The telephone befriending service will enable volunteers to speak to carers on the phone every few weeks to see how they’re doing. Andy Graham, our volunteering co-ordinator and lead on the project, has been training our volunteers in telephone befriending. They will start this work in the coming weeks, to the delight of many carers. “Befriending has been shown to be a very helpful, very simple solution to ongoing isolation and loneliness”, Andy says. Many of the befrienders are carers themselves, which we’re hoping will bring a more personal touch to the service. We can’t wait for this project underway and see how many carers we can help.

If you’d like to be a volunteer befriender and help a carer in need, please call the Carers’ Centre on 01761 431388.

Our Support Group Project

Abstract green waveFeedback from our carers is essential for all the work we do here at the Carers Centre. If we didn’t speak to carers about what they like and don’t like about our services, we wouldn’t know the best way of shaping and creating services in the future. From phone calls with carers to giving out feedback forms during breaks, we listen to carers in everything we do.

A key way we get feedback about our services from carers is through our Annual Survey, which asks carers about their engagement with our service and if there’s anything they would change. Last year some carers wanted more regular contact with us, to gain a personal service. To address this, we’re reinstating our befriending service, which comes into force this month.

This shows our determination to include carer views in everything we do, and use their feedback to create better services for the future.

Our new project is no different.

At the Carers Centre, we currently have five support groups on offer, but we’re looking to expand this to help even more carers. We’re holding interviews in March to discuss what support groups carers want and how they should be organised. In the meantime, we’ve made an online questionnaire asking our carers for their views on support groups which can be found here: https://www.surveymonkey.co.uk/r/GLP9WH7. If you’re a carer with something to say then I need your help!

If you’re a carer and would like more information or want to get involved in the project, please contact BANES Carers Centre on 01761 431388 or email holly.turrell@banescarerscentre.org.uk.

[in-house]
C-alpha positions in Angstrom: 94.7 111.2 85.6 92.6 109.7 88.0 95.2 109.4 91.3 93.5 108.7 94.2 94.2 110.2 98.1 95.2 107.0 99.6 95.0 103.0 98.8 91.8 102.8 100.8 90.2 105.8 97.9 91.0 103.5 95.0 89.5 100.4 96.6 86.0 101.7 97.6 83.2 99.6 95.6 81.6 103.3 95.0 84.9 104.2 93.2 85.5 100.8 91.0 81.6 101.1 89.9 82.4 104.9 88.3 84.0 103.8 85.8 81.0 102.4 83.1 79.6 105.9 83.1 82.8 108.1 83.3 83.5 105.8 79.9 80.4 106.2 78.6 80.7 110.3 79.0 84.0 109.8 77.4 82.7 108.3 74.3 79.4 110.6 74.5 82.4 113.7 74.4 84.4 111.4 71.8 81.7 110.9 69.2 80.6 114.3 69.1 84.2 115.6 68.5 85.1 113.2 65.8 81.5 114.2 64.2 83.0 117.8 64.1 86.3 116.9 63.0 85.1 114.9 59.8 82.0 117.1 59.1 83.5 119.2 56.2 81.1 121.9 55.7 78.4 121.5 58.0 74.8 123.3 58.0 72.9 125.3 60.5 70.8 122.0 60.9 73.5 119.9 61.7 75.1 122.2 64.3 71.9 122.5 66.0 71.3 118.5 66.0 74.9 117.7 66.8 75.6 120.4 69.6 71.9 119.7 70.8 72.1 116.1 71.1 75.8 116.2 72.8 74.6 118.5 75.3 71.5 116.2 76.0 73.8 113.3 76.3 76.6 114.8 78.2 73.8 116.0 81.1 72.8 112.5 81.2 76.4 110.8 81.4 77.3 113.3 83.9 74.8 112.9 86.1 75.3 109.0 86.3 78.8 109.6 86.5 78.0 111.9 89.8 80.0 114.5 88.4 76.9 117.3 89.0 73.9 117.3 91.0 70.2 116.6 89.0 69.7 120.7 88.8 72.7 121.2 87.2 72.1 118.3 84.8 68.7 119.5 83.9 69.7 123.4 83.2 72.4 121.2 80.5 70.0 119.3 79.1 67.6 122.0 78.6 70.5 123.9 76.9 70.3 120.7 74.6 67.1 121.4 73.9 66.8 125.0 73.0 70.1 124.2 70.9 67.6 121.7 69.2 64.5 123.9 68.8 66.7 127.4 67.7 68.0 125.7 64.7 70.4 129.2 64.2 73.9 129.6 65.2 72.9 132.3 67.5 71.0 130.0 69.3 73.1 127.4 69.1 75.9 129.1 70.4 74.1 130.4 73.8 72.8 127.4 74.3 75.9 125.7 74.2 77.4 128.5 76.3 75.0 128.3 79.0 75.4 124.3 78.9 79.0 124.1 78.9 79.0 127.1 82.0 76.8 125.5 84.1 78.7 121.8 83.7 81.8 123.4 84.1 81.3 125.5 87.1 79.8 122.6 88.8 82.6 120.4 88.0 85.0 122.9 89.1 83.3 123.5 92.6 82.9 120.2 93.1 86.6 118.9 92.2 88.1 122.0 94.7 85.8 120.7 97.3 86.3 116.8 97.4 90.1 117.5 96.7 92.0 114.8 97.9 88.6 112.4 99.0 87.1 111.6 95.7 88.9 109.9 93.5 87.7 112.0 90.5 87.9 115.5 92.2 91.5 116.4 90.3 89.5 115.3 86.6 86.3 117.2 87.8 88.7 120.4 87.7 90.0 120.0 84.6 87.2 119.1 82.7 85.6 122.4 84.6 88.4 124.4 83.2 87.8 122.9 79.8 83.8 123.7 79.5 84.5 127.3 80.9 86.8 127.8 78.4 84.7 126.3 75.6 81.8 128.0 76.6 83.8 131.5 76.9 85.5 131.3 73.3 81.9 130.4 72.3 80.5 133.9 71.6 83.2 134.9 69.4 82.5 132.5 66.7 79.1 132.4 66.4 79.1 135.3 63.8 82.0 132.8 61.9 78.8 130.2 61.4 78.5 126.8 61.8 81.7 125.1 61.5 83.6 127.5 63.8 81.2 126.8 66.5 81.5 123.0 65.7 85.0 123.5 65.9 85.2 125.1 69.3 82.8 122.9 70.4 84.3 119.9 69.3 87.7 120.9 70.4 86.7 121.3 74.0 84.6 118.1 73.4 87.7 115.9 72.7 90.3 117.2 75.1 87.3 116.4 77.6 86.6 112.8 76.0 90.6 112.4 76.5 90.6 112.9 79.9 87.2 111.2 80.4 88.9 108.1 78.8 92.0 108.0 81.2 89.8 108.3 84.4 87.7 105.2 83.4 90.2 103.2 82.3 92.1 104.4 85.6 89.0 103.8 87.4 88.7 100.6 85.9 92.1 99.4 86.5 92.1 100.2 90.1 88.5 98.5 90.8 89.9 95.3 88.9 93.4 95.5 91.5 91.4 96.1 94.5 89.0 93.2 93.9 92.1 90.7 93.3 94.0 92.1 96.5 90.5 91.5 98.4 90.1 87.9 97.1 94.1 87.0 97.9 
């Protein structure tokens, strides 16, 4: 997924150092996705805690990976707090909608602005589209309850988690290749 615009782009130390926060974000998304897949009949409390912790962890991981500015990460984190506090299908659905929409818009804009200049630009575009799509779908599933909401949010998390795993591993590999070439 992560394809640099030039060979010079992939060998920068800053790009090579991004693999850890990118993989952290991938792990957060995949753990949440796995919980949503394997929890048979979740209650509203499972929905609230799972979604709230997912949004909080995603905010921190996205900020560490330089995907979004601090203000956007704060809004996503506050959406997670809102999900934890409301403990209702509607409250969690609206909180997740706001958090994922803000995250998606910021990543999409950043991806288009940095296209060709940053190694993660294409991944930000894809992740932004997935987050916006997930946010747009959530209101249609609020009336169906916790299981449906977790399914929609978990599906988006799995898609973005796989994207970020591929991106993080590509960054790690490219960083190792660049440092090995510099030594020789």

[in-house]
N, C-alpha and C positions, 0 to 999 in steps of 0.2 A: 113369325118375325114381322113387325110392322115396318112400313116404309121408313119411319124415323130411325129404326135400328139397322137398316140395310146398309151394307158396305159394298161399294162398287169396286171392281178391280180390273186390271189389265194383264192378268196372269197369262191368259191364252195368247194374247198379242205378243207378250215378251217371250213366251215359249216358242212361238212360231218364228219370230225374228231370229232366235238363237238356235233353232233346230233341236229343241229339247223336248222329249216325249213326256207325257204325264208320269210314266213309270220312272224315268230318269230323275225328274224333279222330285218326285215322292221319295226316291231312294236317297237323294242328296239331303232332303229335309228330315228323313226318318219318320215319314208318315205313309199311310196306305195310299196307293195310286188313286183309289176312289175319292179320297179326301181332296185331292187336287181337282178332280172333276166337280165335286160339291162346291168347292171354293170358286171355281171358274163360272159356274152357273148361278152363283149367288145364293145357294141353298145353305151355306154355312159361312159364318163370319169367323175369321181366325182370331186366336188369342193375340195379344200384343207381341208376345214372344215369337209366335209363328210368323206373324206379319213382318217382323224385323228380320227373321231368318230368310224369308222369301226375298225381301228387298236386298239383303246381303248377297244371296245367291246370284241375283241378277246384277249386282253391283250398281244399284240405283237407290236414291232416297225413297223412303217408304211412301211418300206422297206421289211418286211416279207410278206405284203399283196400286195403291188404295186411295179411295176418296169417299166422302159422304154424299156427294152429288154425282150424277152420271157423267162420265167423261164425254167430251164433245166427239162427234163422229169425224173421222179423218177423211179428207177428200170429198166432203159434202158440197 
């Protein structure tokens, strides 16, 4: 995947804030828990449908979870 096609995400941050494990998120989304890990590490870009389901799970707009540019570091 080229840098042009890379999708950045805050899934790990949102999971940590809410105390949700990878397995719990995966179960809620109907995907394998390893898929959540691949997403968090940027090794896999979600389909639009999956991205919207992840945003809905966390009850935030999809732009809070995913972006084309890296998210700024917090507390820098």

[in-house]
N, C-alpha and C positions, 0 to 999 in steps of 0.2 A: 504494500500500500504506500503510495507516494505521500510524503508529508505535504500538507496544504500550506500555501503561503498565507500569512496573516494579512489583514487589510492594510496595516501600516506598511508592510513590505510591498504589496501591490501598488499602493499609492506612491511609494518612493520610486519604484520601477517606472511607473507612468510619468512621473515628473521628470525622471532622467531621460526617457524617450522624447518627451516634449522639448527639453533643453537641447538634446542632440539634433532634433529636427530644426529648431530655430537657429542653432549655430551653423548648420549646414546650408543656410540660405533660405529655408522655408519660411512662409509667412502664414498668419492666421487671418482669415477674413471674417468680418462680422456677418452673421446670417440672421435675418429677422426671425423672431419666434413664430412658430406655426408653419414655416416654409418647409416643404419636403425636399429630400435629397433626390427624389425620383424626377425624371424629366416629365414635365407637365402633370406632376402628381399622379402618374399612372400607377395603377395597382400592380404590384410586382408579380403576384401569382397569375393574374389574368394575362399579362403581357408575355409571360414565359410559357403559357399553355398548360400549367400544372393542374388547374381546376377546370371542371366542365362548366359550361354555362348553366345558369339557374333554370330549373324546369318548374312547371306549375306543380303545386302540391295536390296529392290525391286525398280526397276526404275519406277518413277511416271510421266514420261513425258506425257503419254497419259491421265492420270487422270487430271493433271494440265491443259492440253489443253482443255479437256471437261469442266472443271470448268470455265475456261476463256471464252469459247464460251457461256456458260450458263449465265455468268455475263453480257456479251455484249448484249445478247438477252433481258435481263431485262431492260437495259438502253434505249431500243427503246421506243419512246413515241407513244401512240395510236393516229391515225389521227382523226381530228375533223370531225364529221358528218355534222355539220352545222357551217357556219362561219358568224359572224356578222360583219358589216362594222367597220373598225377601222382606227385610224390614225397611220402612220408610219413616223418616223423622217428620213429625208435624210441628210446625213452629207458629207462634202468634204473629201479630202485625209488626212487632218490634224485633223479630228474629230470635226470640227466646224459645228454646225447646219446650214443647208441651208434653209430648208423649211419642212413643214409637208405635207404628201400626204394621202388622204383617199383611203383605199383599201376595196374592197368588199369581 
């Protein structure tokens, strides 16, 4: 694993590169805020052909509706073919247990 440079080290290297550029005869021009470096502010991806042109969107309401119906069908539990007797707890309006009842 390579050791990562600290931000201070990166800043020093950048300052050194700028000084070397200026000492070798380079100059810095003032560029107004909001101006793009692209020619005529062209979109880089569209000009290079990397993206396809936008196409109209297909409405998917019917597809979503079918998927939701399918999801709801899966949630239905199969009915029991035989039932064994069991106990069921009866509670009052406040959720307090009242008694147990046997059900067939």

My Young Carer Story

MeeeeeeeeeLast Thursday was National Young Carers Awareness Day, which aimed to raise awareness of our amazing YCs and the unseen work they do every day. Last week we highlighted Joe Lomax, one of our fab YCs. This week, our blog takes a more personal tone, because I want to tell you my story.

My brother is funny and has the biggest smile of anyone I know. He is also severely autistic and has very limited communication skills. When I was younger, this was really hard for me, as I didn’t understand his disability or why he acts the way he does. Additionally, no one at school was in my situation, so I often felt lonely, and like I couldn’t relate to anyone.

Luckily, an amazing Young Carers service really helped me out. I was referred there by a social worker who felt I needed to be with children in a similar situation to myself. She was absolutely right, and that group helped me get out of the house and meet other children in tough circumstances.

I’ve worked at the CC for about seven months and I love my role. I run the YC Twitter account, organise this blog, and I’m currently researching support groups. However, my favourite thing about working here is helping kids with difficult home lives, just like I had at that age. Even simple things like taking them to the cinema or running an art club gives them the chance to relax and have fun. It’s always so great to put a smile on their faces and help a charity like the one that kept me going when I was their age.

National Young Carers Awareness Day – 28th Jan

Joe in our Carers Centre garden
Joe in our Carers Centre garden

Tomorrow is National Young Carers Awareness Day, a national event aiming to inform the UK of who young carers are and the hidden struggles they face every day. Therefore today, we want to highlight one of our brilliant young carers, who we named our Young Carer of the Year 2015.

Seventeen-year-old Joe Lomax is the main carer for his mum, who suffers with chronic back pain. Joe manages to provide this care while attending college and looking for part time work. This isn’t all: he is becoming increasingly involved in our Young Carers service, acting as a fantastic role model for other young people. Joe’s friendliness, warmth and compassion means he always welcomes new Young Carers with a smile.

During the Young Carers ‘Big Day Out’ trip in August, Joe provided hands on help for the YC team, assisting the youngest boys to build rafts and row boats, while also organising the children effectively. At our bike workshop later that summer, Joe spoke to various trustees about the work he was doing to the bikes, providing an informative and funny description of the day’s events. They were really impressed, which helped their decision to fund more Young Carers activities in the New Year.

Joe is one of our most popular Young Carers and a true example of how amazing these young people are. It was an honour to award him our Young Carer of the Year 2015 and we can’t wait to see him again this year!

Young Carers Awareness Day is on Thursday 28th January – please get involved or donate to support Young Carers like Joe. You can find more information from The Carers Trust here: https://www.carers.org/young-carers-awareness-day